A gigantic bow on the neck, a veil stretching to the ground, a plastic basque. Do we need the so-called haute couture at all?
Haute couture (French for “high sewing”) is the creation of exclusive custom-fitted clothing as opposed to factory-made clothing, prêt-à-porter (French for ready-to-wear). High fashion is above all characterized by fine quality fabric, is sewn and finished with extreme attention to detail. Frequently hand-made, garments are made as custom-fit. However, not all collections are haute couture even if all such standards are met. It has been a protected name since 1945.
Haute couture dates back to the turn of the 18th and 19th century when clothing began to be perceived as more than just handicraft products. Dressmaking started to be seen back then as art.
A fashion minister and founding father
Rose Bertin (1747–1813), a French hatter and fashion designer to Queen Marie Antoinette is regarded as one of haute couture harbingers. In 1770 she opened a dress shop, Le Grand Mogol. It was one of landmarks when it comes to the establishment and history of haute couture but somebody else is credited as its true originator.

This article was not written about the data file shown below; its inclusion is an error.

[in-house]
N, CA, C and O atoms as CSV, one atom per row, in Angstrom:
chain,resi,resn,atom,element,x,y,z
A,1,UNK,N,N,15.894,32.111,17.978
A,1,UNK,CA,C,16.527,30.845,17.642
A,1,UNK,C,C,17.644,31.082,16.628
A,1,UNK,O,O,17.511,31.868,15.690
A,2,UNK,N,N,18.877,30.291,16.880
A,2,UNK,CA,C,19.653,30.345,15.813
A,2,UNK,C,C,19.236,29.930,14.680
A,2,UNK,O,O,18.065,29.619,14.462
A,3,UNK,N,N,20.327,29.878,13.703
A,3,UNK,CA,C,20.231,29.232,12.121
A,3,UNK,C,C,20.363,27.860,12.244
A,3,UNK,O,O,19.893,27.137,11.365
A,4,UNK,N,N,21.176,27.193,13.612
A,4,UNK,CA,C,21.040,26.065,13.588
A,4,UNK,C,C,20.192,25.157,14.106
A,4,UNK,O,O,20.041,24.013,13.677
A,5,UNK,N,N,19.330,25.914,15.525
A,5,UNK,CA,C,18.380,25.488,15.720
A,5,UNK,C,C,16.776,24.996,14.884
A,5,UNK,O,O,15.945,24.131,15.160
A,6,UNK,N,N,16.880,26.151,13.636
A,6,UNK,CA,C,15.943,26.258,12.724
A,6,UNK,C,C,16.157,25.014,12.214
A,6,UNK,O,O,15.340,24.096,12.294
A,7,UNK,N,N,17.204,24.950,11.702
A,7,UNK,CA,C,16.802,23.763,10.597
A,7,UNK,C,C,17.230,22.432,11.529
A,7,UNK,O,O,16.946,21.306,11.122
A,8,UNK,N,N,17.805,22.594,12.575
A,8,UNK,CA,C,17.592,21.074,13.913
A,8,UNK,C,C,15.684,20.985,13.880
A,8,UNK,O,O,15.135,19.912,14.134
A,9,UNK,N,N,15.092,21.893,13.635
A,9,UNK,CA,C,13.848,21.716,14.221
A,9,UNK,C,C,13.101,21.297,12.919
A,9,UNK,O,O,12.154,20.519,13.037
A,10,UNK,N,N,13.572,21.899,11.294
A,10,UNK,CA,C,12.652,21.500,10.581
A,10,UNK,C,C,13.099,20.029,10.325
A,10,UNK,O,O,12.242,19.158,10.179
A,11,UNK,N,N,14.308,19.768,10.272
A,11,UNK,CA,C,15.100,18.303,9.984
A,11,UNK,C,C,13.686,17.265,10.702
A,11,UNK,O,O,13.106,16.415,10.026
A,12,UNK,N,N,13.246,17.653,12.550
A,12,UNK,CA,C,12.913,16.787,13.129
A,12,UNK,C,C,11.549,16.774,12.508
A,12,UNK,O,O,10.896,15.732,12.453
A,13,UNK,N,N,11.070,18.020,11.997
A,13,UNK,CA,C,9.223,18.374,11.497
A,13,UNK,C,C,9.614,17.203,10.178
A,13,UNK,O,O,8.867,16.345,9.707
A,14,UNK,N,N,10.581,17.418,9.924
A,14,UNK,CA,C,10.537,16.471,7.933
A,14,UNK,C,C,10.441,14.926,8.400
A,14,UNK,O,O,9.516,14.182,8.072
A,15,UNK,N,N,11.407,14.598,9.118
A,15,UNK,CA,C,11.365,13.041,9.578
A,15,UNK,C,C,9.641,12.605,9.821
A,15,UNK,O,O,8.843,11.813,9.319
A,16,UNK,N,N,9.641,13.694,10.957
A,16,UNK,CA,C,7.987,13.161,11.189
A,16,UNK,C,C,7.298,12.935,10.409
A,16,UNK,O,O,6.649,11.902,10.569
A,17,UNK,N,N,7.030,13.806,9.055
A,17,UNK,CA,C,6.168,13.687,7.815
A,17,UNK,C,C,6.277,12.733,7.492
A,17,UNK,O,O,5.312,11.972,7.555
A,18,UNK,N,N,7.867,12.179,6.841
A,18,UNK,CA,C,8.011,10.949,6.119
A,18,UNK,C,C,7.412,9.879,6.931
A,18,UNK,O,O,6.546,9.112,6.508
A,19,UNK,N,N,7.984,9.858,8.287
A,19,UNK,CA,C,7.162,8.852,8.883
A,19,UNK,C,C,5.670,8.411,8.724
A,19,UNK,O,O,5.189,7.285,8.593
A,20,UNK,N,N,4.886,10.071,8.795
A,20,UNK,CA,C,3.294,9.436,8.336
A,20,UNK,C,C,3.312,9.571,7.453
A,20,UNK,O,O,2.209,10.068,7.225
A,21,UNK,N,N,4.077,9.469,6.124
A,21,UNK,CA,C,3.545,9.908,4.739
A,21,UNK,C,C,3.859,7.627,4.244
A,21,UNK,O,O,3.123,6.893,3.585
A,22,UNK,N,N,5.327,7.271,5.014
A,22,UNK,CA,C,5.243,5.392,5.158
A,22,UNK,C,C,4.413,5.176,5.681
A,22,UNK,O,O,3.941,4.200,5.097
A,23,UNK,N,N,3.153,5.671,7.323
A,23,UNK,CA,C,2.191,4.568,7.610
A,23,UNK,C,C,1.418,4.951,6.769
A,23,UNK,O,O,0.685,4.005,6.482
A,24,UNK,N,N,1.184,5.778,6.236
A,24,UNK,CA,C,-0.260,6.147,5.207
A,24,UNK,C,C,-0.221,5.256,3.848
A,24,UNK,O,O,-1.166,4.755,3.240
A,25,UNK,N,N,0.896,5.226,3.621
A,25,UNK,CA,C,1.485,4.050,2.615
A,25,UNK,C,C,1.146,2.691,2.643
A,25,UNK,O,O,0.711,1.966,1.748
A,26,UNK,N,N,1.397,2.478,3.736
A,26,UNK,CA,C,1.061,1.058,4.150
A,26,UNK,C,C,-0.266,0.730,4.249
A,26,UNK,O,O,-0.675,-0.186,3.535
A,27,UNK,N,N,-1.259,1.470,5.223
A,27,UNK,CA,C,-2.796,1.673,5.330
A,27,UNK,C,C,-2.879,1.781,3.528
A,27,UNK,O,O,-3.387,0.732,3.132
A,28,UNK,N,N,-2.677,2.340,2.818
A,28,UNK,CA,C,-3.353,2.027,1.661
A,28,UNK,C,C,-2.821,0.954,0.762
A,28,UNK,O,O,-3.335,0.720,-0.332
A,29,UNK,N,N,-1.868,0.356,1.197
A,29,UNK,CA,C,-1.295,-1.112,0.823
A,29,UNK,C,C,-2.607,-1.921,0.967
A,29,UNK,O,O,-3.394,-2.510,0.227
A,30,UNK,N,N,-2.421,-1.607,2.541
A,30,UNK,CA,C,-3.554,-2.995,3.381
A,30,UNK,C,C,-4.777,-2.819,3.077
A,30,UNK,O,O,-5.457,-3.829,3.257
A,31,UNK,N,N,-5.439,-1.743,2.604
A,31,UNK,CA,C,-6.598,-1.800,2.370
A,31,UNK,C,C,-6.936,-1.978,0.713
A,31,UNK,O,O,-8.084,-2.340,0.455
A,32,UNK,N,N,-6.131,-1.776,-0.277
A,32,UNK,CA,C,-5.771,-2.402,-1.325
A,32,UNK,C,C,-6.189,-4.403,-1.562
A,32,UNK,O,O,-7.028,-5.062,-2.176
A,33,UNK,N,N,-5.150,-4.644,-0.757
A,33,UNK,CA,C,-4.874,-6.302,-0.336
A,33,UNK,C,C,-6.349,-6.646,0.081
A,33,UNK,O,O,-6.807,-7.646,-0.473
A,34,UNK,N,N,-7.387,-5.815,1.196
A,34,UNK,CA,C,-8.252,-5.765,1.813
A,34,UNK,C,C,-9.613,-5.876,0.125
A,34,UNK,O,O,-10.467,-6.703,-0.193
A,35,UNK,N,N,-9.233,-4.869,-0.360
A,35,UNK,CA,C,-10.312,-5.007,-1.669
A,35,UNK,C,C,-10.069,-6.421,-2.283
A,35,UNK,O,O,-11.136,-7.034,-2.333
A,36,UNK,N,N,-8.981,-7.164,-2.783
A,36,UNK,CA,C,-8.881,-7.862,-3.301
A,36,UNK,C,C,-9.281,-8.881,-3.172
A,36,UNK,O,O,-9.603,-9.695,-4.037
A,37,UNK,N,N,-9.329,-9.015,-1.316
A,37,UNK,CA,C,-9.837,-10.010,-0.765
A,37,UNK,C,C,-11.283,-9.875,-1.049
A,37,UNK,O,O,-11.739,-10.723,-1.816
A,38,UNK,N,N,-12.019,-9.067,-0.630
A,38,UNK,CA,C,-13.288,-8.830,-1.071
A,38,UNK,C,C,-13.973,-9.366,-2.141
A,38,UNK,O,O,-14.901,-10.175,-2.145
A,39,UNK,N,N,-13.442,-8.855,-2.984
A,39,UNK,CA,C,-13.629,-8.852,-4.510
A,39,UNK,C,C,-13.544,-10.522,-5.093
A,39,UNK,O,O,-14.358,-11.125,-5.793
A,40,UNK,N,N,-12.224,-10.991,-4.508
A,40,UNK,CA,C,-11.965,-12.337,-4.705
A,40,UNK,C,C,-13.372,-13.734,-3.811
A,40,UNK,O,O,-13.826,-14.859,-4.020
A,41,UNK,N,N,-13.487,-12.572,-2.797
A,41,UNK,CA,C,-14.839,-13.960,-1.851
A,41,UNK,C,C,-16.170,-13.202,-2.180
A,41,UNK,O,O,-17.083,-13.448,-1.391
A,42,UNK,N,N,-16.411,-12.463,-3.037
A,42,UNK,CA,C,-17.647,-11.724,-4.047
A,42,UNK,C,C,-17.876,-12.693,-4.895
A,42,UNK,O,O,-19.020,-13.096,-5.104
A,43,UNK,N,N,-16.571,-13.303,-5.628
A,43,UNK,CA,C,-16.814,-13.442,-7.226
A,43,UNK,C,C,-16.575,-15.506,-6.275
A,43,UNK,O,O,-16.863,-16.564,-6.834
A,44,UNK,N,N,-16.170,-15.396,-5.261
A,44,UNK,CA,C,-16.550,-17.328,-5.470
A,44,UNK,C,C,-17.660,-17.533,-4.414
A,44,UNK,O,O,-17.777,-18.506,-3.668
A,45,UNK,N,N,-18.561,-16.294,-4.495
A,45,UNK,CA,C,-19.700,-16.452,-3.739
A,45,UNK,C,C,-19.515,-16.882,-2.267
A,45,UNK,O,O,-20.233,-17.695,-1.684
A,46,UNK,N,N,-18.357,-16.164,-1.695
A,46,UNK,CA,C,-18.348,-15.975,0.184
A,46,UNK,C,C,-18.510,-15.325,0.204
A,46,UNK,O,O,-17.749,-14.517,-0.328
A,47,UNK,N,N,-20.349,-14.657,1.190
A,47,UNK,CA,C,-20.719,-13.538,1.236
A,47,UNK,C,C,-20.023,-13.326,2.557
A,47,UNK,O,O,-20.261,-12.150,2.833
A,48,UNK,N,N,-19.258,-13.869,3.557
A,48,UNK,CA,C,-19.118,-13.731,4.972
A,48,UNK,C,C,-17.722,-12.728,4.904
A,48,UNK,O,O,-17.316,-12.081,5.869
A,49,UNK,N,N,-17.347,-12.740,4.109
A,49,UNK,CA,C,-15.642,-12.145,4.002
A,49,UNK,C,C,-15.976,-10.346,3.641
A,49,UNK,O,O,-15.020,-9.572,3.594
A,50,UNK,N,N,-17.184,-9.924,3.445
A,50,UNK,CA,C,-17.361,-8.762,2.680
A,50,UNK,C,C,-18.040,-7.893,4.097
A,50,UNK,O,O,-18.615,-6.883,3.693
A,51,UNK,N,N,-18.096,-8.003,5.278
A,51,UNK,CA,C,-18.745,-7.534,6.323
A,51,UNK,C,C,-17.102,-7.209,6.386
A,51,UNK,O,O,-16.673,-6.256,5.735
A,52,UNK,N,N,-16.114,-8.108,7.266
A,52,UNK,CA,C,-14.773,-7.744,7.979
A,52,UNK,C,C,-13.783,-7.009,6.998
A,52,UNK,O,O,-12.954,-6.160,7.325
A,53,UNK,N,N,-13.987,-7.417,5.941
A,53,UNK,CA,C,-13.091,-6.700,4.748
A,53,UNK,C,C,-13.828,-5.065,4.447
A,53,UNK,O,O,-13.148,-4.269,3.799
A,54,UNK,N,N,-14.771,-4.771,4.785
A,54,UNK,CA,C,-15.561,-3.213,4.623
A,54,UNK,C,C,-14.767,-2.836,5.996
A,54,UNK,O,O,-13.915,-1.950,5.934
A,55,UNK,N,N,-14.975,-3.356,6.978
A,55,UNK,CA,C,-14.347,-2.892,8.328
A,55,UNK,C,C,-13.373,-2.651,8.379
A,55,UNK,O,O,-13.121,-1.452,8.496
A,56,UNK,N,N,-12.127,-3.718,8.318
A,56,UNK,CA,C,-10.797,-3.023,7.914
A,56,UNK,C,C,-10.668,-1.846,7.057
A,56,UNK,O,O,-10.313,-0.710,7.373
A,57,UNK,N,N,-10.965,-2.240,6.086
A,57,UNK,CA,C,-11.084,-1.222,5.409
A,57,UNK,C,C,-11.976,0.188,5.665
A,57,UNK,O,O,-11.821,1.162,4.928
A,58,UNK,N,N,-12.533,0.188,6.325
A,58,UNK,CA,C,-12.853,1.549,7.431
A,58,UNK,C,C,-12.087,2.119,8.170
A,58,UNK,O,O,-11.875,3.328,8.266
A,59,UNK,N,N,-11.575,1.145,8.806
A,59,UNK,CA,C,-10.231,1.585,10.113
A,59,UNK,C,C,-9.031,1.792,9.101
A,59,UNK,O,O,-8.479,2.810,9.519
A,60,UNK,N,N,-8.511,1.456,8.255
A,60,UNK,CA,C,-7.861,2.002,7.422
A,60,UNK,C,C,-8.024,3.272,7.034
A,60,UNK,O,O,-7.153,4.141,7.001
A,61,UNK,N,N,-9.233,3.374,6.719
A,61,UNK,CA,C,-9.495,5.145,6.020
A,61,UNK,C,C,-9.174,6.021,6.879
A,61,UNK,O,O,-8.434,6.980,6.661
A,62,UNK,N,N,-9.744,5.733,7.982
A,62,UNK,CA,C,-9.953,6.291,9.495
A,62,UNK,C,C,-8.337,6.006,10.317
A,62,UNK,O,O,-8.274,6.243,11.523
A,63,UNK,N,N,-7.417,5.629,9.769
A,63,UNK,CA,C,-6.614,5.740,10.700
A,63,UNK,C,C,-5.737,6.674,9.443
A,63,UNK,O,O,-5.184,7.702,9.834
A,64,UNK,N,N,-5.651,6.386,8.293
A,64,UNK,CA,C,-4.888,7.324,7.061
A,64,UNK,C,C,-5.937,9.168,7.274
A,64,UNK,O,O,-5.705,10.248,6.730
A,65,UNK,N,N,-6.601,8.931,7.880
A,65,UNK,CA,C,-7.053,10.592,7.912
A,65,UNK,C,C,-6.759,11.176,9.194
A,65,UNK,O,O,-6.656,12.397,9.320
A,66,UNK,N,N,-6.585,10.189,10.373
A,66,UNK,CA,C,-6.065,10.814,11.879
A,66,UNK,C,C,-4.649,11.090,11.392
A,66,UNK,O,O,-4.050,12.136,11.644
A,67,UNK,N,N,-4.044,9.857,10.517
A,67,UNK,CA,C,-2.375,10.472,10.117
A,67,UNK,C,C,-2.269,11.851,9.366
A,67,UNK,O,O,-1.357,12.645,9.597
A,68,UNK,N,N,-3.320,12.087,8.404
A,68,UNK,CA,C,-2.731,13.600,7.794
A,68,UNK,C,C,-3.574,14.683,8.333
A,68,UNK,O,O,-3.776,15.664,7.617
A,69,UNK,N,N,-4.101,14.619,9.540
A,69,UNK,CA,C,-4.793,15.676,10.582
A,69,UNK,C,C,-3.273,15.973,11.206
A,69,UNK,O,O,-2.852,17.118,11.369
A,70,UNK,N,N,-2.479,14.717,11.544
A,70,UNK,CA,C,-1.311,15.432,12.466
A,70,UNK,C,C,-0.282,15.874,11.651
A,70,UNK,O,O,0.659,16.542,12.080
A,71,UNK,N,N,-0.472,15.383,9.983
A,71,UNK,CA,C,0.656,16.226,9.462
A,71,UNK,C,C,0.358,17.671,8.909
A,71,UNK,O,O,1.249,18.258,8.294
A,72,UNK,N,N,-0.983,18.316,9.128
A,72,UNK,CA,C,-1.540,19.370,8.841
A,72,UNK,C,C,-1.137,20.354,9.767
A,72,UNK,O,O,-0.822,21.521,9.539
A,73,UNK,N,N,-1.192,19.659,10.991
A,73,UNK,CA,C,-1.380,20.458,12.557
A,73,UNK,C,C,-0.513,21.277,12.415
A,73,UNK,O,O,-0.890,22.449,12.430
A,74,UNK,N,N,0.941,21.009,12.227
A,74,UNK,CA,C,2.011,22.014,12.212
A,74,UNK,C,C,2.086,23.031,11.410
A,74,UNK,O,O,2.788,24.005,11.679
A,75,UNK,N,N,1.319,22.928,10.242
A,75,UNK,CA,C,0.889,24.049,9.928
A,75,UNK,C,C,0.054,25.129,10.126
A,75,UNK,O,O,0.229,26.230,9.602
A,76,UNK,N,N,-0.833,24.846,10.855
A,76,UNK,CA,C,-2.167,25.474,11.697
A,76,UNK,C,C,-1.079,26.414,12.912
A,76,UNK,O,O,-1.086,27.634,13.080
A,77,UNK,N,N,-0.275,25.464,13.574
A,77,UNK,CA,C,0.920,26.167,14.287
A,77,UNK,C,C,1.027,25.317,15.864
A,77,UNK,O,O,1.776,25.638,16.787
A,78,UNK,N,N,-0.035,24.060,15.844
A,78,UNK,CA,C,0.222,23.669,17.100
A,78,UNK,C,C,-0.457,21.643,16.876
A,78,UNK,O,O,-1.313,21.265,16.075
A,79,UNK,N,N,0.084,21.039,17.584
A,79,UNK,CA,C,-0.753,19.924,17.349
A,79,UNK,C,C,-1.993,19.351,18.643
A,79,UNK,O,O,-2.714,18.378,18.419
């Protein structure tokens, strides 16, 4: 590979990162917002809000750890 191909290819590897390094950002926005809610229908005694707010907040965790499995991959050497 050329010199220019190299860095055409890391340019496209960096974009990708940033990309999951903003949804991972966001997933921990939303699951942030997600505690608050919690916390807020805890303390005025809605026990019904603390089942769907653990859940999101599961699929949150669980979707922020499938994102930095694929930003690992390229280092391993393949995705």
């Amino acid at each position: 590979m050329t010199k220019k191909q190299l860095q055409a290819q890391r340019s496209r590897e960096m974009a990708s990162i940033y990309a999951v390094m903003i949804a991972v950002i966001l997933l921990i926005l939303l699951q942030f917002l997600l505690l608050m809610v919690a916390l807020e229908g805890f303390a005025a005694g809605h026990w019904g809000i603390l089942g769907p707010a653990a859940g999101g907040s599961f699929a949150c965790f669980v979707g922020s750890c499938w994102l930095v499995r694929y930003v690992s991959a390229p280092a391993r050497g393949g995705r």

In spite of the French name, the Englishman, Charles Frederick Worth (1826–1895), is regarded as haute couture’s founding father. In partnership with Otton Gustav Bobergh he opened Worth & Bobergh fashion house in 1858. Worth’s success is, to a large extent, owed to an innovative, for that era, approach to advertising or self-promotion and the way he ran his business. It was his idea to create fashion collections. He was also the one to introduce the first fashion shows with live models.
Worth & Bobergh fashion house offered a much broader range of services than those available from dressmakers so far. Dresses could be made to order based on Charles Frederick Worth’s own designs. Clients selected a model, with possible minor adjustments on request, specified fabrics and had a duplicate garment tailor-made. It was also possible to request more fancy outfits to be made to order for special occasions, e.g. masquerades. However, Worth and Bobergh also offered ready-to-made pieces of clothing that required no adjustments, e.g. coats and other outer garments. Accessories were sold as well such as shawls, capes or fabrics.